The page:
by Bob Sauls/Frassanto

The next generation of robotic space explorers could be smaller than a dime–and cost about that much, too. Mason Peck, an engineer at Cornell University, envisions thousands of miniature spacecraft drifting to different planets, powered only by Earth’s magnetic field. Peck’s novel magnetic-propulsion method recently earned him a $75,000 grant from NASA’s Institute for Advanced Concepts to bring the idea closer to reality.

The system’s biggest advantage is that it could shave millions of dollars off the typical NASA satellite launch, because it requires almost no rocket fuel once in orbit. Instead the chips use the Lorentz force, a physics phenomenon that acts on electrically charged particles moving in a magnetic field. In this case, the force would help the chips escape Earth’s gravity and head for a distant planet. On arriving, the chips would rain down on the planet, analyze atmospheric or surface samples, and then signal to Earth if they found anything interesting-amino acids typical of cellular life, for example.

Peck and his team are currently testing Lorentz propulsion in the lab. If all goes well, the force could help launch full-size satellites, deliver bulk building materials to a moon base and, Peck’s personal favorite, send a space-chip mission to Jupiter’s moon Europa by 2030.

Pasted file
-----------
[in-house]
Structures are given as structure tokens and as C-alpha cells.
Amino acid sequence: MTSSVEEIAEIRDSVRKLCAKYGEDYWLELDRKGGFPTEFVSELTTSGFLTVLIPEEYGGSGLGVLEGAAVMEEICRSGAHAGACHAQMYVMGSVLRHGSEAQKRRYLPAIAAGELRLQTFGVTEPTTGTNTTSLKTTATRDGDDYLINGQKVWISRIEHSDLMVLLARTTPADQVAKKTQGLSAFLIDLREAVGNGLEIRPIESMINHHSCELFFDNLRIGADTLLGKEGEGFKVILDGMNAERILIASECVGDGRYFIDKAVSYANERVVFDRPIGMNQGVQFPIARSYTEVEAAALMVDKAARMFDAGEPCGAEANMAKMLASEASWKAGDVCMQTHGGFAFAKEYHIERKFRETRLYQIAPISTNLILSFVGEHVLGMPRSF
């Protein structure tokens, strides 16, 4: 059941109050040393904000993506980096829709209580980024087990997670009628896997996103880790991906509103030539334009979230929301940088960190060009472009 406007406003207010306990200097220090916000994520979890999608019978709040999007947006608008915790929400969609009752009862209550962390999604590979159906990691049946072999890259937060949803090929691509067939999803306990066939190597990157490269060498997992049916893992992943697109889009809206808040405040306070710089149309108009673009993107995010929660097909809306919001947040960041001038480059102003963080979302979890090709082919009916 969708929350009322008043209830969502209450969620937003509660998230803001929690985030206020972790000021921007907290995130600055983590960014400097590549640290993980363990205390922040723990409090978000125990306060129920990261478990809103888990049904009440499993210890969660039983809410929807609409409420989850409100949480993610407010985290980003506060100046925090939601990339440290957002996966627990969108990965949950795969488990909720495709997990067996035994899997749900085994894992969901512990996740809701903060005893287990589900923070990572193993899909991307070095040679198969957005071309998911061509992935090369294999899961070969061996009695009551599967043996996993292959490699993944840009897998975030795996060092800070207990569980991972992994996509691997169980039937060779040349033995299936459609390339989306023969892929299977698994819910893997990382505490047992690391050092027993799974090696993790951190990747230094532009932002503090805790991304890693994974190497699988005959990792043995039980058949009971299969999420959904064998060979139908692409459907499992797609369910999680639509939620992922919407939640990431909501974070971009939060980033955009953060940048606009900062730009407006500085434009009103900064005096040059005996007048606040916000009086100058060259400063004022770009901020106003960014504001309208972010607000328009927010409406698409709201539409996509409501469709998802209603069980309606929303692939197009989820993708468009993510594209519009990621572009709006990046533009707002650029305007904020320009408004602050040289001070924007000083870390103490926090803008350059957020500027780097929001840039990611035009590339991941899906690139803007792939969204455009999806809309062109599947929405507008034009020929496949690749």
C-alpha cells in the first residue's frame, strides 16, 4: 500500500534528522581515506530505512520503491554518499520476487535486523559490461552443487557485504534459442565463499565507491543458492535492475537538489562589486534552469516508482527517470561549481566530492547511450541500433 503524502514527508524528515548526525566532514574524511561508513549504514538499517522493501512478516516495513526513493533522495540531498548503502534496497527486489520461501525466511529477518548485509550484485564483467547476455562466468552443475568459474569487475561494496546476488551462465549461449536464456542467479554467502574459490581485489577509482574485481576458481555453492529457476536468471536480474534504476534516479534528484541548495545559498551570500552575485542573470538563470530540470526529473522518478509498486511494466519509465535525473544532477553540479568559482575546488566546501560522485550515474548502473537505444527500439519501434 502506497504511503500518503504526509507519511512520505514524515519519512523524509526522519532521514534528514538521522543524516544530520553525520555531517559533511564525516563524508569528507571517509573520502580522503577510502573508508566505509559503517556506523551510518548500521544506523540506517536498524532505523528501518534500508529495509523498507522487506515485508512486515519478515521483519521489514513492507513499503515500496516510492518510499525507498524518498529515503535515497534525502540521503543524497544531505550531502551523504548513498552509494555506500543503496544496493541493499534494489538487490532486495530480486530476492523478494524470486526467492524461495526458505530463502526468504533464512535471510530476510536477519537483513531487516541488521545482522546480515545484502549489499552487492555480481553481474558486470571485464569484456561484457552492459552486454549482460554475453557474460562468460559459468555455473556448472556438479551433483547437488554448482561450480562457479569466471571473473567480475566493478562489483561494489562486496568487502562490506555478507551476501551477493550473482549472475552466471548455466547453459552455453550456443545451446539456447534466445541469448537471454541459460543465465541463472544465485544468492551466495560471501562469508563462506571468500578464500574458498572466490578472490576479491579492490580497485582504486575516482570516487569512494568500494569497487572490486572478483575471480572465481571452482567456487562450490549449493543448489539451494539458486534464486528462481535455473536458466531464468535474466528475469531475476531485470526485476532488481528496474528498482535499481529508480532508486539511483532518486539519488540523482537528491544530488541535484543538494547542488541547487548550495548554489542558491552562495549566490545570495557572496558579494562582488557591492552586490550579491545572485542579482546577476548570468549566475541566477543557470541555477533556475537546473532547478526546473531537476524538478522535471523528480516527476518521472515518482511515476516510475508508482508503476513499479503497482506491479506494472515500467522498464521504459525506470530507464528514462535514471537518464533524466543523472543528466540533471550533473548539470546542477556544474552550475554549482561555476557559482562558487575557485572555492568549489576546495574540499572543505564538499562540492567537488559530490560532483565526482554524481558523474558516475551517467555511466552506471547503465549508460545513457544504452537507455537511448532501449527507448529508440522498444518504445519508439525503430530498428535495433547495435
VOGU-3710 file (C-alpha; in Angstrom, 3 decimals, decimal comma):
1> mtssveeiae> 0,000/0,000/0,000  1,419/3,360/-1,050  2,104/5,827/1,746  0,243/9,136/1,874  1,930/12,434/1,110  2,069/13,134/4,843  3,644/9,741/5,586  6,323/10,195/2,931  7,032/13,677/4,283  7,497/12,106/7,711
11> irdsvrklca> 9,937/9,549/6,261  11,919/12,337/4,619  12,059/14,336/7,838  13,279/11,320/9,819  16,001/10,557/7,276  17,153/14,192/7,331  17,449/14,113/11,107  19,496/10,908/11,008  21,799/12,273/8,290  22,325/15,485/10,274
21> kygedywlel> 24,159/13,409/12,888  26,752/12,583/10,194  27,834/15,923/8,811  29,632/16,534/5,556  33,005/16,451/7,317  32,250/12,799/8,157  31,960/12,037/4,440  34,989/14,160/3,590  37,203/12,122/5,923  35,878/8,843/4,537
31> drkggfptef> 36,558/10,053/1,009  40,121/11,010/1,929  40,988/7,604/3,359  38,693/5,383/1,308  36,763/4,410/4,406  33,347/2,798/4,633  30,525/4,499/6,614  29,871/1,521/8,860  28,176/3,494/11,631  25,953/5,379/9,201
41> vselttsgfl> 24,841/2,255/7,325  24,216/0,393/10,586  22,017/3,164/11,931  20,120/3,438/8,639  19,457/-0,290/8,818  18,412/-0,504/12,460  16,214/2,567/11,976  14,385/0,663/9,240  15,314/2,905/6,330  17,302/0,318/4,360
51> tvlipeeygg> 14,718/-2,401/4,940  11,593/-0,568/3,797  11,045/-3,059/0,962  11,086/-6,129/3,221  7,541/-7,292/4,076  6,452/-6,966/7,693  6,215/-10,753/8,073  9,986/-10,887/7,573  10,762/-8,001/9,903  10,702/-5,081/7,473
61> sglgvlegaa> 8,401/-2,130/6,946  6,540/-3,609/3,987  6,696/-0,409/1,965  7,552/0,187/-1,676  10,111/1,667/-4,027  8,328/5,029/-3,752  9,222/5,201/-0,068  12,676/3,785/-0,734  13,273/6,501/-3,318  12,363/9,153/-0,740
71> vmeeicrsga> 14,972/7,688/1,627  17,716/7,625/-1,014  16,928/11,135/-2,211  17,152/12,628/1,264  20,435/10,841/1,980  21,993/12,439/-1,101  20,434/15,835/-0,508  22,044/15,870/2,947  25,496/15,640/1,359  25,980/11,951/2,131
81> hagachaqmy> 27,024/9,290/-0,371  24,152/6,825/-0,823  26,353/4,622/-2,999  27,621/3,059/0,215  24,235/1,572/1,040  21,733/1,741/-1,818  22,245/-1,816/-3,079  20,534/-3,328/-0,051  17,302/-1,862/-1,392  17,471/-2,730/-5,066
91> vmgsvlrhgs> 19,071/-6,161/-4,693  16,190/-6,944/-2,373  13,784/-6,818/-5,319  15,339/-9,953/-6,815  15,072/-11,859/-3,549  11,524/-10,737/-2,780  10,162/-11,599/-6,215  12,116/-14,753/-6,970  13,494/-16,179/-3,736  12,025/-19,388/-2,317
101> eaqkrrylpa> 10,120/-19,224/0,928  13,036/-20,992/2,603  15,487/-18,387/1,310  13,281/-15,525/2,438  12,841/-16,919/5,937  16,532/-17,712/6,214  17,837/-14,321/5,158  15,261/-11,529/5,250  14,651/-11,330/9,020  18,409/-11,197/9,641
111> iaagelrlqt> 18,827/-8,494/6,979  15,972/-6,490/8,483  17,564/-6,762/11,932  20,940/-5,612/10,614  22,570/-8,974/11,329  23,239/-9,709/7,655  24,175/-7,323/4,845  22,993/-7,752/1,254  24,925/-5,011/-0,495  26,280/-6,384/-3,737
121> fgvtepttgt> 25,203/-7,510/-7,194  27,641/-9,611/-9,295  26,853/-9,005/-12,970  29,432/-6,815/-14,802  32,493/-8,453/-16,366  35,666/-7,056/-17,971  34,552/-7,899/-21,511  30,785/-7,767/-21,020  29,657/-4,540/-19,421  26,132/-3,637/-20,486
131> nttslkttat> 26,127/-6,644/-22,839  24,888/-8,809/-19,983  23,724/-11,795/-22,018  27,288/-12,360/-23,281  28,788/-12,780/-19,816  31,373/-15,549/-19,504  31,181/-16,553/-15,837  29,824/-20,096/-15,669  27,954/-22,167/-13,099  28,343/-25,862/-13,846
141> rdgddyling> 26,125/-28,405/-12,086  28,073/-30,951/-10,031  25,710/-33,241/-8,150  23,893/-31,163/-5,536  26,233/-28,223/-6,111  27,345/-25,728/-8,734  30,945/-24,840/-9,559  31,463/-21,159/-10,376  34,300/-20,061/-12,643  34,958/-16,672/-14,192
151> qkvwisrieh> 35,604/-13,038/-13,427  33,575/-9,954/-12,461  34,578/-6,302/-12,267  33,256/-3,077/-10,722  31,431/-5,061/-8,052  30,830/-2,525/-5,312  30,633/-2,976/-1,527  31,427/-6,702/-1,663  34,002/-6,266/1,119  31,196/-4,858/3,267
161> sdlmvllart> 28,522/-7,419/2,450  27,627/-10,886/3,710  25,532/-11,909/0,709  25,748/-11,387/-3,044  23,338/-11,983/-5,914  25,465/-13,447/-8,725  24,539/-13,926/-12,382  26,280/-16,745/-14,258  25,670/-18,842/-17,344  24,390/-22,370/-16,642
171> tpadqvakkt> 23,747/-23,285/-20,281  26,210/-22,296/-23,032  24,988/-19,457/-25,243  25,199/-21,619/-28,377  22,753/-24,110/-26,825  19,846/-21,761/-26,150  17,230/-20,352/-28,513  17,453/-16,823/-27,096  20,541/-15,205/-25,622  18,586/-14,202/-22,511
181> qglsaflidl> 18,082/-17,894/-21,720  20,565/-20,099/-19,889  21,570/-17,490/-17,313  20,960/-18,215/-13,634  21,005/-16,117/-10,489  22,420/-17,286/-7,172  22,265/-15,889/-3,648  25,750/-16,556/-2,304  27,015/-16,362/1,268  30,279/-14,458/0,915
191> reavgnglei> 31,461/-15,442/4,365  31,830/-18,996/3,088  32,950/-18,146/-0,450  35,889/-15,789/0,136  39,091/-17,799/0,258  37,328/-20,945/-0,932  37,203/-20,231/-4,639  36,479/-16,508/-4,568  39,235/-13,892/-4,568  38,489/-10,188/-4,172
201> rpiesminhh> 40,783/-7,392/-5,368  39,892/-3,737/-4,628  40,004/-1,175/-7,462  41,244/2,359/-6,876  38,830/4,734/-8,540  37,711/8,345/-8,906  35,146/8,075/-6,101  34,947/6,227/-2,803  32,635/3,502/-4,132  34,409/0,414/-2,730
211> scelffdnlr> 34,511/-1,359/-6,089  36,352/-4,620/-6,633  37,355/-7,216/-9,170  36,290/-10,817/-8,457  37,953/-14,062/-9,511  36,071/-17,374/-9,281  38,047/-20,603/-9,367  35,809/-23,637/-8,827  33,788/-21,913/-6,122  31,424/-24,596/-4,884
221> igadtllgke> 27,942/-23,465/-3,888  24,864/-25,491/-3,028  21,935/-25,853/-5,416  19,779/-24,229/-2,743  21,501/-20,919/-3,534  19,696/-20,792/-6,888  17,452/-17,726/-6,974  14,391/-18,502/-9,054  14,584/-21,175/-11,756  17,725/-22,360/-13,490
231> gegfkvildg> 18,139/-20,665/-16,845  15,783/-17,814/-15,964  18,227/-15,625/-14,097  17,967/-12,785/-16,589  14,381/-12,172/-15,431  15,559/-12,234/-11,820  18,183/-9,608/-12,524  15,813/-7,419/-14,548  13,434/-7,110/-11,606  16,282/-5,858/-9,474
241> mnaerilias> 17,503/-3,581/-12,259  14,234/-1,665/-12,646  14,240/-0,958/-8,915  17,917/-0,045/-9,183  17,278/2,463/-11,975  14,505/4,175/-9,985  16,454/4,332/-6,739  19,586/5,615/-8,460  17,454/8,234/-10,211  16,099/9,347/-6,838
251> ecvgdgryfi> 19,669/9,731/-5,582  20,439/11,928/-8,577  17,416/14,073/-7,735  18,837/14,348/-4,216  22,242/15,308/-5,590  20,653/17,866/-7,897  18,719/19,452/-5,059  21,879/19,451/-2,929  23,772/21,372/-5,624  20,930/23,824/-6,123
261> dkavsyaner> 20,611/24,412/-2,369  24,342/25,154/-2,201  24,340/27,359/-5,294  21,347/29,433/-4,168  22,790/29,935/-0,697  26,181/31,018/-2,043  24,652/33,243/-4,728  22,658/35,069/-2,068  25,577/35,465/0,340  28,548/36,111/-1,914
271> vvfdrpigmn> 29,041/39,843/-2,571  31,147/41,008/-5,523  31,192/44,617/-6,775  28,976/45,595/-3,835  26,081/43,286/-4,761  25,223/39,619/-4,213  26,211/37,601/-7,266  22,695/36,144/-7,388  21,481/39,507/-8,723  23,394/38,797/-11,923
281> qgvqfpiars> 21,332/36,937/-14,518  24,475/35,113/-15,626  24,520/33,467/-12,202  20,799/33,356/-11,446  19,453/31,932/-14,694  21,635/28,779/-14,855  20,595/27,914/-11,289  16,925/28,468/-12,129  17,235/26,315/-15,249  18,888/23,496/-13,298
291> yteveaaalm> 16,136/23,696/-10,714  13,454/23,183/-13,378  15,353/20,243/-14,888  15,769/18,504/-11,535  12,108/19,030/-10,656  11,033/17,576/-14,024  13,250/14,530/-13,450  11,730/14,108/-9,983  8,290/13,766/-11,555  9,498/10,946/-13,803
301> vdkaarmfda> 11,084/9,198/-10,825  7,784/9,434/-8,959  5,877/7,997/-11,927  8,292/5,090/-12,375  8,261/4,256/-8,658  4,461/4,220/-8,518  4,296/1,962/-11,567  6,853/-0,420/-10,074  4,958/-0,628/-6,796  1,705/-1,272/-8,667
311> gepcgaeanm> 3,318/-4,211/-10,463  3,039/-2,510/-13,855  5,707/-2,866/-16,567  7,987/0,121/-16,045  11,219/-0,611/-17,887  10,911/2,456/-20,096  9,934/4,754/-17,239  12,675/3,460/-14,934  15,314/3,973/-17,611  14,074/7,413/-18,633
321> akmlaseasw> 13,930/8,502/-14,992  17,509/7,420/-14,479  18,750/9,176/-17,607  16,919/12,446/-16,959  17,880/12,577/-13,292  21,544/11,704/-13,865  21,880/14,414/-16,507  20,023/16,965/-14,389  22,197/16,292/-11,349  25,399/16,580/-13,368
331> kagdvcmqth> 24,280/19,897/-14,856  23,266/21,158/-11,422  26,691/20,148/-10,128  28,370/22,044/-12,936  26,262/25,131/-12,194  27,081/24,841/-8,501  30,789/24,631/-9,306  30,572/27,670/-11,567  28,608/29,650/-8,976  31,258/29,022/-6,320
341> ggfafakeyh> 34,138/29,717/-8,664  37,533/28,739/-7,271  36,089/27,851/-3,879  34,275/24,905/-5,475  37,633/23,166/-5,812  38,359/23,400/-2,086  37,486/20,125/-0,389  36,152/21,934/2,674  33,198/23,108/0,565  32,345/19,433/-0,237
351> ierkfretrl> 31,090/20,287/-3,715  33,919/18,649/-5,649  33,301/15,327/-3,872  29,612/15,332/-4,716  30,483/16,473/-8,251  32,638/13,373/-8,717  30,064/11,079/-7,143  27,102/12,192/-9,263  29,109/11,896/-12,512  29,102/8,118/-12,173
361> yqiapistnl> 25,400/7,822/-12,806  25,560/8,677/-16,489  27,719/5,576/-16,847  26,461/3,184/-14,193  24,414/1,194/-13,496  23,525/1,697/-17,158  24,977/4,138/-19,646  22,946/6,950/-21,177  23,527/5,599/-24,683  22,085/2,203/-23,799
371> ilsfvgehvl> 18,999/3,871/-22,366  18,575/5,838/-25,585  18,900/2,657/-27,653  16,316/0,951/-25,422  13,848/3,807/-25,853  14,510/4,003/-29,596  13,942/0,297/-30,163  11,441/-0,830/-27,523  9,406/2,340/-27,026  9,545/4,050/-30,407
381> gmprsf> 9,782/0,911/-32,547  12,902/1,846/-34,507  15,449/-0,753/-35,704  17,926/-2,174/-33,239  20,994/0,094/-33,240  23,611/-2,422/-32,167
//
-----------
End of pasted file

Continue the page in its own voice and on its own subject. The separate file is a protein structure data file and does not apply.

How to Send Space Chips to Europa:**

1. Thousands of chips are packed into the nose of a rocket and launched into low orbit. Each chip’s solar panel sends electrons to a capacitor, which pumps them through a long, trailing wire to electrically charge the chip.

2. The Lorentz force acts on the charged chip as it orbits [red] through Earth’s magnetic field [gray] to produce a force [green] that nudges the space chips to higher altitudes.

3. After about a year, the Lorentz force will have imparted enough energy to free the spacecraft from Earth’s gravity. Timed properly, Mason Peck says, the swarm will fly freely on a trajectory for Jupiter’s moon Europa.

4. After a two- to four-year journey, simple thrusters adjust the chips’ heading as they approach Europa. They are too small to burn up as they enter the atmosphere, and with several thousand en route, the mission will remain intact even if a few chips don’t make it.

5. Chips collect molecules from the air or the moon’s surface for analysis. Peck suggests a simple collection mechanism: Microparticles would stick to liquid on the chip’s surface, which would be sucked inside the chip.

6. Each chip sends a basic, one-bit signal if it finds signs of life. Thousands of chips reporting similar findings could motivate NASA to fund a more comprehensive-and expensive-mission.